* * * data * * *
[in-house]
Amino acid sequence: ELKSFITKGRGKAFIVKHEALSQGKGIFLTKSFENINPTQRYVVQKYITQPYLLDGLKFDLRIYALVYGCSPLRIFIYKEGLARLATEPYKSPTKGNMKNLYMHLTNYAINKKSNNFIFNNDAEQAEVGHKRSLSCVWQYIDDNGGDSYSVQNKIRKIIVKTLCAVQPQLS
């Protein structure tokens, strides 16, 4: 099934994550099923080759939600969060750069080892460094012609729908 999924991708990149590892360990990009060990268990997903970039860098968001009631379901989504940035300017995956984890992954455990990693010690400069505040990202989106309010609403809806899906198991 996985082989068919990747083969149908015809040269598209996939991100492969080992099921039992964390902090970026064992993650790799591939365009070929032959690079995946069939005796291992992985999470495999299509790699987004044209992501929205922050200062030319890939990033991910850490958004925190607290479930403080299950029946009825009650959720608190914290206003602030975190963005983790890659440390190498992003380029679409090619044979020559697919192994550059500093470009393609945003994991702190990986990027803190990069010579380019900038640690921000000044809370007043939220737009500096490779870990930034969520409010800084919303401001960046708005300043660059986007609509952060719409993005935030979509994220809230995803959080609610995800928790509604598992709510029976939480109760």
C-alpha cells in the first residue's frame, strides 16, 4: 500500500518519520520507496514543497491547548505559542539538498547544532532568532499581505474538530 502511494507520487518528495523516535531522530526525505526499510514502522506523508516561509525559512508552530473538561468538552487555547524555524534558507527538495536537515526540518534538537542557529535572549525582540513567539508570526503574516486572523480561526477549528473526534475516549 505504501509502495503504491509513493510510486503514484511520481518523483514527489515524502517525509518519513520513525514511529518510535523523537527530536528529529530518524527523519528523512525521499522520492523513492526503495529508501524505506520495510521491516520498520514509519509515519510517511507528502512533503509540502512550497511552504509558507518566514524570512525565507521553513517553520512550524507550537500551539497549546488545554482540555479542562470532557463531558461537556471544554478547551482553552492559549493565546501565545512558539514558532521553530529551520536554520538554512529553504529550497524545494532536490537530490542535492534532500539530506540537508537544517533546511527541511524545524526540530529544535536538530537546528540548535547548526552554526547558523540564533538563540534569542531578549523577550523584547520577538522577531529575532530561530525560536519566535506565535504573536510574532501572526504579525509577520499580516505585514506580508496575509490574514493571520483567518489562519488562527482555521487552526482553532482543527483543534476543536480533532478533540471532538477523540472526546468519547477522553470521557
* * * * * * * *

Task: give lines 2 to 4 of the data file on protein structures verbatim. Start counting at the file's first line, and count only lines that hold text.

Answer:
Amino acid sequence: ELKSFITKGRGKAFIVKHEALSQGKGIFLTKSFENINPTQRYVVQKYITQPYLLDGLKFDLRIYALVYGCSPLRIFIYKEGLARLATEPYKSPTKGNMKNLYMHLTNYAINKKSNNFIFNNDAEQAEVGHKRSLSCVWQYIDDNGGDSYSVQNKIRKIIVKTLCAVQPQLS
């Protein structure tokens, strides 16, 4: 099934994550099923080759939600969060750069080892460094012609729908 999924991708990149590892360990990009060990268990997903970039860098968001009631379901989504940035300017995956984890992954455990990693010690400069505040990202989106309010609403809806899906198991 996985082989068919990747083969149908015809040269598209996939991100492969080992099921039992964390902090970026064992993650790799591939365009070929032959690079995946069939005796291992992985999470495999299509790699987004044209992501929205922050200062030319890939990033991910850490958004925190607290479930403080299950029946009825009650959720608190914290206003602030975190963005983790890659440390190498992003380029679409090619044979020559697919192994550059500093470009393609945003994991702190990986990027803190990069010579380019900038640690921000000044809370007043939220737009500096490779870990930034969520409010800084919303401001960046708005300043660059986007609509952060719409993005935030979509994220809230995803959080609610995800928790509604598992709510029976939480109760």
C-alpha cells in the first residue's frame, strides 16, 4: 500500500518519520520507496514543497491547548505559542539538498547544532532568532499581505474538530 502511494507520487518528495523516535531522530526525505526499510514502522506523508516561509525559512508552530473538561468538552487555547524555524534558507527538495536537515526540518534538537542557529535572549525582540513567539508570526503574516486572523480561526477549528473526534475516549 505504501509502495503504491509513493510510486503514484511520481518523483514527489515524502517525509518519513520513525514511529518510535523523537527530536528529529530518524527523519528523512525521499522520492523513492526503495529508501524505506520495510521491516520498520514509519509515519510517511507528502512533503509540502512550497511552504509558507518566514524570512525565507521553513517553520512550524507550537500551539497549546488545554482540555479542562470532557463531558461537556471544554478547551482553552492559549493565546501565545512558539514558532521553530529551520536554520538554512529553504529550497524545494532536490537530490542535492534532500539530506540537508537544517533546511527541511524545524526540530529544535536538530537546528540548535547548526552554526547558523540564533538563540534569542531578549523577550523584547520577538522577531529575532530561530525560536519566535506565535504573536510574532501572526504579525509577520499580516505585514506580508496575509490574514493571520483567518489562519488562527482555521487552526482553532482543527483543534476543536480533532478533540471532538477523540472526546468519547477522553470521557